Having spent my first co-op term at a small office last summer, my current co-op placement at BC Hydro exposed me to a very different work environment. I previously worked as a Marketing and Events Assistant for the Heights Merchants Association, which is operated by only two employees for the majority of the year. In contrast, BC Hydro employs more than 5,600 people who each work in one of the many departments of the company. This co-op term, I was fortunate enough to land a co-op position in Public Consultation and Stakeholder Relations with BC Hydro. I know, it’s quite a mouthful to say, and it doesn’t even begin to fully encompass what the department does. But for ease of reference, I’ll address the department as Stakeholder Relations.
Stakeholder Relations primarily focuses on communication and consultation surrounding major capital projects conducted by BC Hydro. Significant components of their work involve fulfilling the regulatory requirements to move forward with the construction of these projects, as well as the consultation necessary to ensure that proper consent has been received for the construction to take place. My co-op experience with BC Hydro has shown me effective communication to be an imperative part of project consultation through its ability to drive the success of a project. Stakeholder Relations requires you to not only be an effective speaker but also being an active listener. Observing the team’s ability to critically assess and deal with the needs and opportunities of a construction project and to reach an effective approach is what has made my time with BC Hydro so valuable.
My role as a co-op student in Stakeholder Relations is to provide support and assistance for the department on any ongoing transmission or substation construction projects. I have been involved in creating documentation, such as information notices to the public, stakeholders and businesses, as well as writing and updating content on BC Hydro’s transmission and substation construction website. I have also worked on notification plans, helped with communication plans and have had the opportunity to attend project meetings with my supervisor, a Stakeholder Relations Advisor, which have given me a better sense of the logistics and consultation approaches involved in large scale construction.
I still remember how excited I was on my first day of work. I have never worked at a corporate office, so it felt kind of glamorous being on the 15th floor of a high rise building. During the first couple of weeks, I was overwhelmed with the extensive and technical vocabulary that was constantly being used in the workplace. They have acronyms for everything too! But after reading and learning more about BC Hydro’s capital projects, I became more familiarized with the office jargon and have learned more about electricity than I could have ever imagined - in a good way, of course. Another great thing about this co-op placement is the amount of knowledge and transferrable skills I have obtained from my short time with the department. From my extensive exposure to projects, I have gained a better understanding of how much has to happen in order to mitigate risk and opposition to ensure that construction progresses as smoothly as possible. I feel very fortunate to be surrounded by so many experienced people who have shared their strategies in public consultation and project communication, which I can apply to future roles that will require me to assess the logistics of an event or project I am planning.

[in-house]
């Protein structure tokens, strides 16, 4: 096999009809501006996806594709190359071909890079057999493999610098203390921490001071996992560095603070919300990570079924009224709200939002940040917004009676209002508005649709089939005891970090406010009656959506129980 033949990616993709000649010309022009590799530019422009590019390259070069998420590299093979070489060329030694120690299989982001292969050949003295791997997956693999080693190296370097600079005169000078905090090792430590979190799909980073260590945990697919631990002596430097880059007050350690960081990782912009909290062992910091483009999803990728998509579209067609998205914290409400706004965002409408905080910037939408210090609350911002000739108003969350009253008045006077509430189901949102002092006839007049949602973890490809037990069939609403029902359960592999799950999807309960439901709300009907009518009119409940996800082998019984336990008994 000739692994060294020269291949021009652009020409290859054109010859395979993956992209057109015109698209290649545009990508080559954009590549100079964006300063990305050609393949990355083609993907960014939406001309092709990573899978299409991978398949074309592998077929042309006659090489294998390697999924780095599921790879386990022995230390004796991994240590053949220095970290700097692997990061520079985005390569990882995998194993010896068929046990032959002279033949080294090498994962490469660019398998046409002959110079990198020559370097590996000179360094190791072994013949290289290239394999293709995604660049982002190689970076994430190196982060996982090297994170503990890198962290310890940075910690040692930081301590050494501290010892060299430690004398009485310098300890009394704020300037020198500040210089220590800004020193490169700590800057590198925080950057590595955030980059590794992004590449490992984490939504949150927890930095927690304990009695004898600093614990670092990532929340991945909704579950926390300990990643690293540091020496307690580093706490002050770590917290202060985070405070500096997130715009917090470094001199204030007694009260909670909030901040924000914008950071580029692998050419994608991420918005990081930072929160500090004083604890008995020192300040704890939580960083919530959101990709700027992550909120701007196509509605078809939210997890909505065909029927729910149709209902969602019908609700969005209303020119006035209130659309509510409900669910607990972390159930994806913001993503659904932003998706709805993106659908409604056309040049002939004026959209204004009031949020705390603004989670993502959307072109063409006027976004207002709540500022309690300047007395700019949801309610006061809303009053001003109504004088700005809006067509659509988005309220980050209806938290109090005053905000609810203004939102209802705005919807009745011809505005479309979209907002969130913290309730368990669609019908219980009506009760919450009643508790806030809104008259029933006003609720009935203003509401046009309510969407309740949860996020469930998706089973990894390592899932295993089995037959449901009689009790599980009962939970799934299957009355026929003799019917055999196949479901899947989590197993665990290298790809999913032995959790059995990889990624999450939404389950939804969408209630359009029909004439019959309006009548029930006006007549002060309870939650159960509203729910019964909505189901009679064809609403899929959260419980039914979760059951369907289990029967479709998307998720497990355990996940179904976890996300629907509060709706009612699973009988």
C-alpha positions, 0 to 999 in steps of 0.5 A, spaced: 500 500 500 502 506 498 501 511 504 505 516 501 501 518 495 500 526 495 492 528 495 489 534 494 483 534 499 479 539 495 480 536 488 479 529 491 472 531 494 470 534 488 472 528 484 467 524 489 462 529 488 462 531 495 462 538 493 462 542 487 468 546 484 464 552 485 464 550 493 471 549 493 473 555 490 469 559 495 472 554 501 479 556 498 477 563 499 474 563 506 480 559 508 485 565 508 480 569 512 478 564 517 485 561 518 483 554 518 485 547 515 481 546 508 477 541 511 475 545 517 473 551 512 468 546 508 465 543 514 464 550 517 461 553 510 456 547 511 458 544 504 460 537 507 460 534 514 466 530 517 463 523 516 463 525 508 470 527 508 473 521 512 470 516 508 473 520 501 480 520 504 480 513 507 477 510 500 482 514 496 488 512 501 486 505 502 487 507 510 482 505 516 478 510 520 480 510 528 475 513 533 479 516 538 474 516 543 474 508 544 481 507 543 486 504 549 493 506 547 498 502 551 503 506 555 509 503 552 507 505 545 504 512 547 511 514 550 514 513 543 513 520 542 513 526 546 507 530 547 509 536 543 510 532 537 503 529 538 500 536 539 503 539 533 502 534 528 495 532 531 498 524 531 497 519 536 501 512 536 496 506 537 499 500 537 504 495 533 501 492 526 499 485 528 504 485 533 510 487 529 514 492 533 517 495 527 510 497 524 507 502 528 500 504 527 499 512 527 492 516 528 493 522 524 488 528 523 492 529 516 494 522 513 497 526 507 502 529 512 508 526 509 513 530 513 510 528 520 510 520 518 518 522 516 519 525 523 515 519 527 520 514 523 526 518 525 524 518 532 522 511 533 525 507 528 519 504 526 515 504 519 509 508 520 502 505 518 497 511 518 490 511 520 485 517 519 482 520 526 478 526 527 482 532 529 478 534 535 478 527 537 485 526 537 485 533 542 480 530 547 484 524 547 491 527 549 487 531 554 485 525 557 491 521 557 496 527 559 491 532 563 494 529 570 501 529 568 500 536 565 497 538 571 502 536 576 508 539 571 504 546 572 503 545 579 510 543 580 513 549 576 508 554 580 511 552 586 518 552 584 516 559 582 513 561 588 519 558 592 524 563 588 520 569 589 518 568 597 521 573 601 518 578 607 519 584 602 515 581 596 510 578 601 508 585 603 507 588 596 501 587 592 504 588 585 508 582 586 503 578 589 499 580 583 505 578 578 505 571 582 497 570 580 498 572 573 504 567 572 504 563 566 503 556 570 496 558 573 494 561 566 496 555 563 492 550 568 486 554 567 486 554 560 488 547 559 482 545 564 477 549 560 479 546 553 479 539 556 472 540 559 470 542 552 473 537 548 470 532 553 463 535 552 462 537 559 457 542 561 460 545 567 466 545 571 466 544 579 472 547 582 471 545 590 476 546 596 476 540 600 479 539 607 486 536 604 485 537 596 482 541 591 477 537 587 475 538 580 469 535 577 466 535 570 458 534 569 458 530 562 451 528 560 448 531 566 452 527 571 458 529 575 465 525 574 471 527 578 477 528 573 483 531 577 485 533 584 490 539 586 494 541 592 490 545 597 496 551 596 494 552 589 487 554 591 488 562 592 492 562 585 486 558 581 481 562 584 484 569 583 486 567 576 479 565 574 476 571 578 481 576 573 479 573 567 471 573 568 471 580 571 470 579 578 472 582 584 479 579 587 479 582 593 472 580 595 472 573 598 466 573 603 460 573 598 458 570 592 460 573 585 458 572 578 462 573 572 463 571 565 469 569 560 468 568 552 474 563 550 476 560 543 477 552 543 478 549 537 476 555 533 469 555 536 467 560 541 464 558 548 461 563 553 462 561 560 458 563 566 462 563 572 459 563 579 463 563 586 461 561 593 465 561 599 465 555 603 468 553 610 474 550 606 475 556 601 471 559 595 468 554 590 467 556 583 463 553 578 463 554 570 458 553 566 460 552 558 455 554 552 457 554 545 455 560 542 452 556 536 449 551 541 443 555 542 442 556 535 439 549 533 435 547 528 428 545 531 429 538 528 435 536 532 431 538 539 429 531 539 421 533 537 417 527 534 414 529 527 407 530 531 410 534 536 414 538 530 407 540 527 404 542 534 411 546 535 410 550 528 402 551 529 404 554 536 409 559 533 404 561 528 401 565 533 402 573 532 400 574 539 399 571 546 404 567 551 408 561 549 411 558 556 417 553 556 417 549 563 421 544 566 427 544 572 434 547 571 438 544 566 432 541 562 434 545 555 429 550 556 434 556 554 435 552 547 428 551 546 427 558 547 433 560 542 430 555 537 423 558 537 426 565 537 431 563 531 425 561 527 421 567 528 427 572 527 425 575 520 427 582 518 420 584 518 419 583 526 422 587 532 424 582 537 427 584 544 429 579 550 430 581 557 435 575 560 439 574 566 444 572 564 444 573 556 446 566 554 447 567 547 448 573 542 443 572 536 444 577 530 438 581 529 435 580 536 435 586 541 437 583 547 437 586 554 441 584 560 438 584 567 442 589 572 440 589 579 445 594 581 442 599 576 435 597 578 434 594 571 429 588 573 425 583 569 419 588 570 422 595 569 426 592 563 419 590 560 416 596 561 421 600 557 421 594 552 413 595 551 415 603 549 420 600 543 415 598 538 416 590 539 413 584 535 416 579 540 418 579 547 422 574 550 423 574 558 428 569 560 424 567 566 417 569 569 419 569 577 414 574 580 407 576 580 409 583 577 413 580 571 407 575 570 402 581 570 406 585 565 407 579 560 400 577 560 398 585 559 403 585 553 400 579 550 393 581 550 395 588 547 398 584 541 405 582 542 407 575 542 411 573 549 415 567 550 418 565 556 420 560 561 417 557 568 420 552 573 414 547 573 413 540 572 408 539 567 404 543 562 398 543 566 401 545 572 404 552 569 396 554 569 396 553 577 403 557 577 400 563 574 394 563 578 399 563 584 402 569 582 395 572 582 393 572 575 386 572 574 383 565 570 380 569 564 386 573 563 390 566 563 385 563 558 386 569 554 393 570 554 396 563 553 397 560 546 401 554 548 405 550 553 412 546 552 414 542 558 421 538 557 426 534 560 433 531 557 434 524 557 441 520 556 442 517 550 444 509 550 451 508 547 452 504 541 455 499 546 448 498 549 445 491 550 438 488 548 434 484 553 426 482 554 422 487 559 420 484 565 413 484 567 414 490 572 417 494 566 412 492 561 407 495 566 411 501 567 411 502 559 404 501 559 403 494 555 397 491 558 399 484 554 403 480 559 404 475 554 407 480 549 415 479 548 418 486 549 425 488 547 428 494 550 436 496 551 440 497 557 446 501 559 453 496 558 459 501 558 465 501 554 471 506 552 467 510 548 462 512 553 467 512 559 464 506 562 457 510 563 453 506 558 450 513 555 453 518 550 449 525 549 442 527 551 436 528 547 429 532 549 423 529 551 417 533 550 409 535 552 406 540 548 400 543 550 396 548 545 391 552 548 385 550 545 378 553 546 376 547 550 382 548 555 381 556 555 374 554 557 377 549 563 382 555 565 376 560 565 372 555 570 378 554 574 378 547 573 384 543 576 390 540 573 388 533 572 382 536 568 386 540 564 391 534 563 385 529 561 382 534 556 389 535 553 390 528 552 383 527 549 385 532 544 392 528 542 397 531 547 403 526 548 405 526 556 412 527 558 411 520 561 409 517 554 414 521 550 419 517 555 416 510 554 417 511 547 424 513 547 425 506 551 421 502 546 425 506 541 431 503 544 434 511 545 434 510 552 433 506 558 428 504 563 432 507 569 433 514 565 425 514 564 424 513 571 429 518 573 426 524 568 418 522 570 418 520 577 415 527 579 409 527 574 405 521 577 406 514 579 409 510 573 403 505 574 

Working for a company that involves a deep level of knowledge about large-scale electricity projects has enhanced my corporate and technical writing skills. Since my role also involves writing pieces to the public, learning about these projects has given me practice at translating complex terms so that they are more clear and understandable, which I feel has made me a stronger and more effective communicator. And as a communications student, what more could I ask for? My work experience with BC Hydro has opened up an entirely new door to career possibilities.
Although consulting has crossed my mind, I don’t think I ever had a really good sense of what it entailed until I had the chance to experience it first hand. This opportunity allowed me to grasp a better understanding of public consultation and to really appreciate the skills involved. If there’s any advice I can offer, it’s that you just never really know what something’s like until you try it out!
Submitted by acproj on Wed, 2011-06-01 14:12 by acproj
COMMUNICATION CO-OP VIDEOS
A photo posted by SFU Co-operative Education (@sfu_coop) onNov 15, 2016 at 6:03pm PST